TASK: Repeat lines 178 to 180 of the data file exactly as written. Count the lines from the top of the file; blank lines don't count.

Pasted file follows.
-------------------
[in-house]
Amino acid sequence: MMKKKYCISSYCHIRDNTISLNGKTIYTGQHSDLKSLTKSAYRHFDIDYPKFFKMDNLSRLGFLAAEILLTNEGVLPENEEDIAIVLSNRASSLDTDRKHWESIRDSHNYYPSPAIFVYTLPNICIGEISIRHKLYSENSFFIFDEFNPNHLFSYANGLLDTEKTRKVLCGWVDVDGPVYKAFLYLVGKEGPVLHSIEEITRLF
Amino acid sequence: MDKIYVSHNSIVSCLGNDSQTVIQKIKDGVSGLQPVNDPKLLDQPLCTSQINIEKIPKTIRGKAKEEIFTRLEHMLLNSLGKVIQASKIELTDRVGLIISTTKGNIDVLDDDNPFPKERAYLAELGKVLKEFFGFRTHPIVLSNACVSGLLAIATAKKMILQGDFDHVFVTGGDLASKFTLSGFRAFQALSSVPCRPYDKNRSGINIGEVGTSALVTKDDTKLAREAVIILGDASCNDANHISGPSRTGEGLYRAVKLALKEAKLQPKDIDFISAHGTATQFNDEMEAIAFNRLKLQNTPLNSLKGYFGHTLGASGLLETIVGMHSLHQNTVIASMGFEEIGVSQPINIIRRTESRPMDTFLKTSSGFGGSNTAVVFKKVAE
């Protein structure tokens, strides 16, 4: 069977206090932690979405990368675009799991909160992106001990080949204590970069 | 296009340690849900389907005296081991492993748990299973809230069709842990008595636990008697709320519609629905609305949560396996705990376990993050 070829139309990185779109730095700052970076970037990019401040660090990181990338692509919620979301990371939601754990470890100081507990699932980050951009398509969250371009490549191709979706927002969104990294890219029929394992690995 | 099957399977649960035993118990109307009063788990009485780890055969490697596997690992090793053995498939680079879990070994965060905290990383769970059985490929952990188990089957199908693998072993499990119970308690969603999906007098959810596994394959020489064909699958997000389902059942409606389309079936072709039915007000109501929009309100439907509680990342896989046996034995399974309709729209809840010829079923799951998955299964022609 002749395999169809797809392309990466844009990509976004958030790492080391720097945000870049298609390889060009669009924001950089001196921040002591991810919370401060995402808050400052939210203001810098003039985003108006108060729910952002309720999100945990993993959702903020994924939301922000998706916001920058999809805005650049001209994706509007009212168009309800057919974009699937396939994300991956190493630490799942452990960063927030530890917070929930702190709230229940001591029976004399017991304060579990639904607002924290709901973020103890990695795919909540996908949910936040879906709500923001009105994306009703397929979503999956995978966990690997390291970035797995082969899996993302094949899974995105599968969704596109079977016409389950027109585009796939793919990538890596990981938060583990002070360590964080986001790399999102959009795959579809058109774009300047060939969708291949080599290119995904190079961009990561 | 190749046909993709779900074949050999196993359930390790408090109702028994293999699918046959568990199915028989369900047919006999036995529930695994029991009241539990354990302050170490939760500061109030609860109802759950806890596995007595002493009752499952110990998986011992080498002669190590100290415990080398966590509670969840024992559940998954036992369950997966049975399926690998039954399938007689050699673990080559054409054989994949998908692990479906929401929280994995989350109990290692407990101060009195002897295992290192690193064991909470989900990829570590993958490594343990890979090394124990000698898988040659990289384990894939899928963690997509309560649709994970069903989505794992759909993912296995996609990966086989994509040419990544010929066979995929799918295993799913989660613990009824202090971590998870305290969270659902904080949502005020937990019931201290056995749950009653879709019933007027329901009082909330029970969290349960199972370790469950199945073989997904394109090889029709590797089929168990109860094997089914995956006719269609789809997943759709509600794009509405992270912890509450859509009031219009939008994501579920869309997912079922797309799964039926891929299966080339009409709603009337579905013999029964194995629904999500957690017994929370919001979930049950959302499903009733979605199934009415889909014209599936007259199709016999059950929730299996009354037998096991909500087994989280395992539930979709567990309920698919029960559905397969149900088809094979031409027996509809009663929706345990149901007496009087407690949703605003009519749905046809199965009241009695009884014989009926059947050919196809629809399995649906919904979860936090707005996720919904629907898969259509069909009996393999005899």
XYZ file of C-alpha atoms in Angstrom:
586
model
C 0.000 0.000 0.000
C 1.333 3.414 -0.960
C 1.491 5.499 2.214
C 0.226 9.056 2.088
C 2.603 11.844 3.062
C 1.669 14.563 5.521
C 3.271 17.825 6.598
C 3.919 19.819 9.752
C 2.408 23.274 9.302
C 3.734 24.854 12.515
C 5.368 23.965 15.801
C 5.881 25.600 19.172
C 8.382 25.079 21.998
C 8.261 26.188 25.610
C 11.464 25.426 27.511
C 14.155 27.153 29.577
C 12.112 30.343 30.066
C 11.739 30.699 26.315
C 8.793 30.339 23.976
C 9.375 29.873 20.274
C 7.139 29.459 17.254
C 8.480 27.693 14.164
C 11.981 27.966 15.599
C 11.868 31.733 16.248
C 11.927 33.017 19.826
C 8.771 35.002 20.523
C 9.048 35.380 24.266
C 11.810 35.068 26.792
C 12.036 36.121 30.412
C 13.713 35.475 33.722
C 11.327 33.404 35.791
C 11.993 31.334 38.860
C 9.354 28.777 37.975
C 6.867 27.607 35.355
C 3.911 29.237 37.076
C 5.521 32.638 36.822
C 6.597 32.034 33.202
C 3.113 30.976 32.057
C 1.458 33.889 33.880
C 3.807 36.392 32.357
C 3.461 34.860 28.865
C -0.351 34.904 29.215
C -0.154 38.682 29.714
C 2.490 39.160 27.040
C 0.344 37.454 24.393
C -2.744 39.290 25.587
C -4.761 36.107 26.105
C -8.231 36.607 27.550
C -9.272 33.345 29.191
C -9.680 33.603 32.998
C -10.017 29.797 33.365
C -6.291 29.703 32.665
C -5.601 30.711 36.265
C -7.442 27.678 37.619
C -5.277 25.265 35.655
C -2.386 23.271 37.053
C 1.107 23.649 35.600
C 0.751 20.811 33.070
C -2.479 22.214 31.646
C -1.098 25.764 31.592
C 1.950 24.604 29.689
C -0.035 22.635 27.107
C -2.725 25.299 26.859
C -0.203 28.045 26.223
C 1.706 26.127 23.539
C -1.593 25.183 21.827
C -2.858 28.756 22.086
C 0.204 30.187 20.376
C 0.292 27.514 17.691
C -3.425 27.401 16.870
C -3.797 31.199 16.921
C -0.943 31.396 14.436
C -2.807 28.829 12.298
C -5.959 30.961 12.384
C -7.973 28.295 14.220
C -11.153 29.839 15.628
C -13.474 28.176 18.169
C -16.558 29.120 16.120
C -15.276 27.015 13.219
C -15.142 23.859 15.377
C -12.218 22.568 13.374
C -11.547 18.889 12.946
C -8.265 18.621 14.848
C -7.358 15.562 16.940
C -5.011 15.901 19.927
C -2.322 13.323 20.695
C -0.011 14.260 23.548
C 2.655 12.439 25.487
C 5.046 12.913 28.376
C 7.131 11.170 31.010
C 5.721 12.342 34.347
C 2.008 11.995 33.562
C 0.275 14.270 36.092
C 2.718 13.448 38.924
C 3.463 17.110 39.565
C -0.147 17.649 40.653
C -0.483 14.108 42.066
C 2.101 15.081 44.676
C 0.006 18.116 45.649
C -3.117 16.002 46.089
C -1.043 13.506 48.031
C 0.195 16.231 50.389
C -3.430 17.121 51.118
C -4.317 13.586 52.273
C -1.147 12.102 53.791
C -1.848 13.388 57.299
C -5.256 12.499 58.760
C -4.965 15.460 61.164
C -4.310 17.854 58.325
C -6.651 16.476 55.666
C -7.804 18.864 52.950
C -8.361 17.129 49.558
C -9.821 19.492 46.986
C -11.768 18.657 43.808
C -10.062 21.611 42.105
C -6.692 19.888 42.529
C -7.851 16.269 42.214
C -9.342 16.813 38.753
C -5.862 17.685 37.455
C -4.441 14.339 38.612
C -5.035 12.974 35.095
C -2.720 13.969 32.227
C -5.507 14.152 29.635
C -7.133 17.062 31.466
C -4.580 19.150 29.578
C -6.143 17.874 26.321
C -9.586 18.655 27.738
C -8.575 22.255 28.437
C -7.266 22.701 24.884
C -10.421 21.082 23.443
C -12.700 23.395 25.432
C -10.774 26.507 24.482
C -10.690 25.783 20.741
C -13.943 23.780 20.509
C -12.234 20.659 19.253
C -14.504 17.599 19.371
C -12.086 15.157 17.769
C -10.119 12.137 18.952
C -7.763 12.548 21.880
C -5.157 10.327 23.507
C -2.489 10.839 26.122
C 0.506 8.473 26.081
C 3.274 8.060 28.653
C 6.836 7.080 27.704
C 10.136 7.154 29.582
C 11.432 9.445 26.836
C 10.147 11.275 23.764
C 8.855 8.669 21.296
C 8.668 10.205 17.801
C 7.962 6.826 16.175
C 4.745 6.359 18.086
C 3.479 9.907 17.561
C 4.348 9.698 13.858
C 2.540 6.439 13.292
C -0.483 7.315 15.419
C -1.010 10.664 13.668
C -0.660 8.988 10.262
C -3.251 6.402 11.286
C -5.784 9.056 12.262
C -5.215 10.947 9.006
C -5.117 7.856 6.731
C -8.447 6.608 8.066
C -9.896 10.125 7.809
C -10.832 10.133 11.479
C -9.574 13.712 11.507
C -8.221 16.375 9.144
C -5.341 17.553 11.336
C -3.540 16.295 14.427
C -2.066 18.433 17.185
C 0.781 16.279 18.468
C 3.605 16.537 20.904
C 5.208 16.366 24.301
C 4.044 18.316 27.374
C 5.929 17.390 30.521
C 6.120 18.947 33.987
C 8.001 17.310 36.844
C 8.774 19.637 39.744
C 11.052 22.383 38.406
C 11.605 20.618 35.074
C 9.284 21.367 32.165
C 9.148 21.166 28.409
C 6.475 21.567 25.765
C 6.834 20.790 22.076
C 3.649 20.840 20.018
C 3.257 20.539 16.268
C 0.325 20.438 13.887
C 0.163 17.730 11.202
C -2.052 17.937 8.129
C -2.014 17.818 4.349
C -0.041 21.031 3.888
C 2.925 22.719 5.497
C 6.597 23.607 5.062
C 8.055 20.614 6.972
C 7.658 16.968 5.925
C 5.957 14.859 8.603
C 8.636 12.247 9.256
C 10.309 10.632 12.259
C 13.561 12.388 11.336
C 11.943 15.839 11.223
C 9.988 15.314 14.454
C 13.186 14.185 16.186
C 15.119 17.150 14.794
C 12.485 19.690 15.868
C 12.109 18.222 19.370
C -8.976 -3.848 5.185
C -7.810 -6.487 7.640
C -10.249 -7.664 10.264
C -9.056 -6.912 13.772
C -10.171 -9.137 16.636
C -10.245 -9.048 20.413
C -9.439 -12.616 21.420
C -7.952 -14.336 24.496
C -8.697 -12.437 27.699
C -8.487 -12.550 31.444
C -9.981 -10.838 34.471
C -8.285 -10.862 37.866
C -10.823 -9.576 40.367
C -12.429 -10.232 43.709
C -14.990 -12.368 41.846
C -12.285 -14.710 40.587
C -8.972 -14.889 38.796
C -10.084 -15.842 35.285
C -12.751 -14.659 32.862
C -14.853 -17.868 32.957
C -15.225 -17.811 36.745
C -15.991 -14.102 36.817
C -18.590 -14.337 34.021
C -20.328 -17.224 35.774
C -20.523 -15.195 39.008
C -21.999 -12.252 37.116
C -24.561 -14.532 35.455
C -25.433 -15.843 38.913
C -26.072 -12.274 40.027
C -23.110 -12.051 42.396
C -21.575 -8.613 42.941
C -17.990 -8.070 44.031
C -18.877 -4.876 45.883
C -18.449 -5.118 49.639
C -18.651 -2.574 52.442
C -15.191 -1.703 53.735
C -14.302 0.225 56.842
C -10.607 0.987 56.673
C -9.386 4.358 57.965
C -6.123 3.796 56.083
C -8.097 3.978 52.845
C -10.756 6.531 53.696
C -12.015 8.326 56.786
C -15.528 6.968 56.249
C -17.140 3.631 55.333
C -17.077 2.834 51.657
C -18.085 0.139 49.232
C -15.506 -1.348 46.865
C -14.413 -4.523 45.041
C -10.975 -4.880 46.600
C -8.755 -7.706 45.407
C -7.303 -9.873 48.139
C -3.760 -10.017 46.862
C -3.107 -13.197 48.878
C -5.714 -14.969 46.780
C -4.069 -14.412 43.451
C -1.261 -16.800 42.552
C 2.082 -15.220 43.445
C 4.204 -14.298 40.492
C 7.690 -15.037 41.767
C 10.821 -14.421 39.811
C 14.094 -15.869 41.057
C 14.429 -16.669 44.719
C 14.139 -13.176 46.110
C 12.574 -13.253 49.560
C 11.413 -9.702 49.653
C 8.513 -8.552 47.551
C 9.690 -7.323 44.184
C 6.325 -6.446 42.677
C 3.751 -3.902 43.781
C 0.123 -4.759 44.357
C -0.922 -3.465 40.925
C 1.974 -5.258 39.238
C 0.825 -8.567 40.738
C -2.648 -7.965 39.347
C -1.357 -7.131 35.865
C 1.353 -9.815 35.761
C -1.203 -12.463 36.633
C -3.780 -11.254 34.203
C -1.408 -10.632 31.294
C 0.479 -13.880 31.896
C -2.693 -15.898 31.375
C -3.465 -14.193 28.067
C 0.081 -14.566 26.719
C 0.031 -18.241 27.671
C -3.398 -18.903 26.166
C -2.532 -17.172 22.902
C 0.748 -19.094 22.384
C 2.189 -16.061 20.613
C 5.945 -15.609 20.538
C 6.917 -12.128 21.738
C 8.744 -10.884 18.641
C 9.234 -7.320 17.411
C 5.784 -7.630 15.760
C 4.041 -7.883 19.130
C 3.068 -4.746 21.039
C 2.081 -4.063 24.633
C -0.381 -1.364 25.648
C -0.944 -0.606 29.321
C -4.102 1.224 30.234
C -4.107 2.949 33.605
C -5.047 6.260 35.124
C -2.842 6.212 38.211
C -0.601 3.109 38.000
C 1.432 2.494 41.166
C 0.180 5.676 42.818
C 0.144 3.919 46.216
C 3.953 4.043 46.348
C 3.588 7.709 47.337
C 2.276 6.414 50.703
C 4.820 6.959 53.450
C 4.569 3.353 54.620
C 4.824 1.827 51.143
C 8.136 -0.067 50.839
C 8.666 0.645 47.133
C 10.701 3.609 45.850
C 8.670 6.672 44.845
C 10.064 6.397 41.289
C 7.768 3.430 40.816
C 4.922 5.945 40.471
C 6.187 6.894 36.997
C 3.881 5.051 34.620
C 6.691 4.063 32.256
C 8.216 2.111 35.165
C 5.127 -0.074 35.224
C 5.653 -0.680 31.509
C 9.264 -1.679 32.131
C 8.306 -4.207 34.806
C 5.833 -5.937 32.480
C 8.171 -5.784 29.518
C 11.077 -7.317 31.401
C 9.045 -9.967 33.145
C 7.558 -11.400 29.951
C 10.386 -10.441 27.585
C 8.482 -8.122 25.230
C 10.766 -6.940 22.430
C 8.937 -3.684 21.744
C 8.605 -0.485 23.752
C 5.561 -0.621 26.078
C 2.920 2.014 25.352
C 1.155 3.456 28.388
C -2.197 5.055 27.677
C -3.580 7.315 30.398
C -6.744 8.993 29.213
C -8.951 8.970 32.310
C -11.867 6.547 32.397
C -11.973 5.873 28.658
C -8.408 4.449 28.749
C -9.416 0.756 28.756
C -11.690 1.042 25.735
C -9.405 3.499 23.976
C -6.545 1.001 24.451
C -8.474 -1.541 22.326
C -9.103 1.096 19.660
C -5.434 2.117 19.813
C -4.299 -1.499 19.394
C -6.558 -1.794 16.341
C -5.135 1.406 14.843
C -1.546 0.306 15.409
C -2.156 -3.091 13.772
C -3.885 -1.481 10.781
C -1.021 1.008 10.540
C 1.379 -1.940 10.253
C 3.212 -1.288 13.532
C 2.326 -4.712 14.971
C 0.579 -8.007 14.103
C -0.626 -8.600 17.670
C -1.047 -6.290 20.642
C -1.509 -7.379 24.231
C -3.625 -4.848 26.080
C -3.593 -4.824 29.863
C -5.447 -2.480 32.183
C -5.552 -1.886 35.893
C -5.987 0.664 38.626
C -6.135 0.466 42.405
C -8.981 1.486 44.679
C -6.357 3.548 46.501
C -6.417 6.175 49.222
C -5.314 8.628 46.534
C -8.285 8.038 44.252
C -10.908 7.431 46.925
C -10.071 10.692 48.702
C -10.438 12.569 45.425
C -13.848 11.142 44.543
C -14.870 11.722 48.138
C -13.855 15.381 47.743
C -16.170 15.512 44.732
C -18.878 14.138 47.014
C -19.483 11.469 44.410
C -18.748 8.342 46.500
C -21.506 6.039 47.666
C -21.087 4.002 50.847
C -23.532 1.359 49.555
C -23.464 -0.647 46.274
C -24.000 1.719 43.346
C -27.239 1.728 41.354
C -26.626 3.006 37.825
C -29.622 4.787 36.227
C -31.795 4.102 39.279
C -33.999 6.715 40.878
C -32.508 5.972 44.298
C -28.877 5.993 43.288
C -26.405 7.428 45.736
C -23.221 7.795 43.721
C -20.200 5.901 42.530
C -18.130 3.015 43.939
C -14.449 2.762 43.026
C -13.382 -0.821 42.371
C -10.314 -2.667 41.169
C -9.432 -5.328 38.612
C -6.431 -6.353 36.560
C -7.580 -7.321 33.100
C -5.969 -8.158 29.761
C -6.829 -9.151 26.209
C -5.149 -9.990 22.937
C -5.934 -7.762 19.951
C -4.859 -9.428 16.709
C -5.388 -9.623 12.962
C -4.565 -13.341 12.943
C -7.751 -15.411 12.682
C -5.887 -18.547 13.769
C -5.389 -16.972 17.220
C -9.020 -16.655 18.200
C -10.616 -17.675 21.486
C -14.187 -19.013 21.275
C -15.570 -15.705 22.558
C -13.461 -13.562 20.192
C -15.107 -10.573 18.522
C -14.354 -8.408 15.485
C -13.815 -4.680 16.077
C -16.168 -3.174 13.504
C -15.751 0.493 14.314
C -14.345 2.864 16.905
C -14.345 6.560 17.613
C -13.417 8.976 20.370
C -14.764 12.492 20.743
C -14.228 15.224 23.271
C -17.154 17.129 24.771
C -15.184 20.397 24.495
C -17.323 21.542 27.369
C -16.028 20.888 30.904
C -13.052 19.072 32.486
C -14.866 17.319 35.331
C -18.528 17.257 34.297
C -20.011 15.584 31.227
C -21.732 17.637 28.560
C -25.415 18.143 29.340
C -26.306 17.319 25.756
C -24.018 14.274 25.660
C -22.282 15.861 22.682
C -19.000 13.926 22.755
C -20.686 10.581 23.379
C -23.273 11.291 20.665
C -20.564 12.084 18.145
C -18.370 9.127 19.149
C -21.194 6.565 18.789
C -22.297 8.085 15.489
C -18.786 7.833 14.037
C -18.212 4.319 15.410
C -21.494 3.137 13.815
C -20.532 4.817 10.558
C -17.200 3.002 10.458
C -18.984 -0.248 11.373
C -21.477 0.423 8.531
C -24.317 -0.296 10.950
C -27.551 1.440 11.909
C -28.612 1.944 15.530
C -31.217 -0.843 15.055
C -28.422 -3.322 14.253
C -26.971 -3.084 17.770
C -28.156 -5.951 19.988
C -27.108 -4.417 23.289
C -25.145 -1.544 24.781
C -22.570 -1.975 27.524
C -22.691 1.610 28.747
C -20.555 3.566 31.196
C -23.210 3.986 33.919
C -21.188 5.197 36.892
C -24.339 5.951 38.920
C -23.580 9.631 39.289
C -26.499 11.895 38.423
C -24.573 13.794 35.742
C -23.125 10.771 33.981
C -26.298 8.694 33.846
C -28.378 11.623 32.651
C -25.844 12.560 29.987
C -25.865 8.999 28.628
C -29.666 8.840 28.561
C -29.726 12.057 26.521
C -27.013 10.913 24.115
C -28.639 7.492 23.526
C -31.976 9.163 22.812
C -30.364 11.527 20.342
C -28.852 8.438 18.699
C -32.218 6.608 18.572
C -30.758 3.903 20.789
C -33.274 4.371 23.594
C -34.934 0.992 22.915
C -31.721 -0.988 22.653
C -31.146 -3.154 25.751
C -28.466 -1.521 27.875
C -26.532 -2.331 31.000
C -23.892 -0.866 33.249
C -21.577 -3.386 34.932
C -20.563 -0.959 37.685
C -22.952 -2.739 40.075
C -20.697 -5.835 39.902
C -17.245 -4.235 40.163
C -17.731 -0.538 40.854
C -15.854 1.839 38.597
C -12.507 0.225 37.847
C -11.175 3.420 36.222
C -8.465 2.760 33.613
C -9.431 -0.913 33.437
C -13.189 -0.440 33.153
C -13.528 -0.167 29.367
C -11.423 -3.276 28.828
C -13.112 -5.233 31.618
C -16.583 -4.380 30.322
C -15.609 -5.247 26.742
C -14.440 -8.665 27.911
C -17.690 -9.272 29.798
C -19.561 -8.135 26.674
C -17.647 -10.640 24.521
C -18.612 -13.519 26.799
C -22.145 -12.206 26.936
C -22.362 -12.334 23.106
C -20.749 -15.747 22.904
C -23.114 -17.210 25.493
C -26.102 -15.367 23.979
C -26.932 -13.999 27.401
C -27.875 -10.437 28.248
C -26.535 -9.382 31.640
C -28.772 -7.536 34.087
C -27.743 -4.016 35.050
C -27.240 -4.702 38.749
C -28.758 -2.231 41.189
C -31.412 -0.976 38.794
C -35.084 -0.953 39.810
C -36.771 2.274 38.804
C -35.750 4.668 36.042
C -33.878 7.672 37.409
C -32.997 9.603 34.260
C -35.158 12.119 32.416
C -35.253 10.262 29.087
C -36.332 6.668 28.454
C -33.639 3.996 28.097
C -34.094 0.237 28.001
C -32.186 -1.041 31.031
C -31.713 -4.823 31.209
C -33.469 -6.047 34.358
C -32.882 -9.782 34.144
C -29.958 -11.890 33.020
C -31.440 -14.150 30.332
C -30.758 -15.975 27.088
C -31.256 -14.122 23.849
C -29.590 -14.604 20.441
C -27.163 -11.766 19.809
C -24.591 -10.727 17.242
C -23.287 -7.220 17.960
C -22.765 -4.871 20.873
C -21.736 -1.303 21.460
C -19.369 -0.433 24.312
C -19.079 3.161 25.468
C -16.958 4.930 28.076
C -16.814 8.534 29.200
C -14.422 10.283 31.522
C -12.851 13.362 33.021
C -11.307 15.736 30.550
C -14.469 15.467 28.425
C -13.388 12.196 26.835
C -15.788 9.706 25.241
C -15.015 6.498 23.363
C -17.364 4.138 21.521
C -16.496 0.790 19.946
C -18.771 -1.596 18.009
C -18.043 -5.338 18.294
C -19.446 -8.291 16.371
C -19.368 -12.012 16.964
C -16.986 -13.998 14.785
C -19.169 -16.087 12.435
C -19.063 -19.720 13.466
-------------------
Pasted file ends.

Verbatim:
C 3.605 16.537 20.904
C 5.208 16.366 24.301
C 4.044 18.316 27.374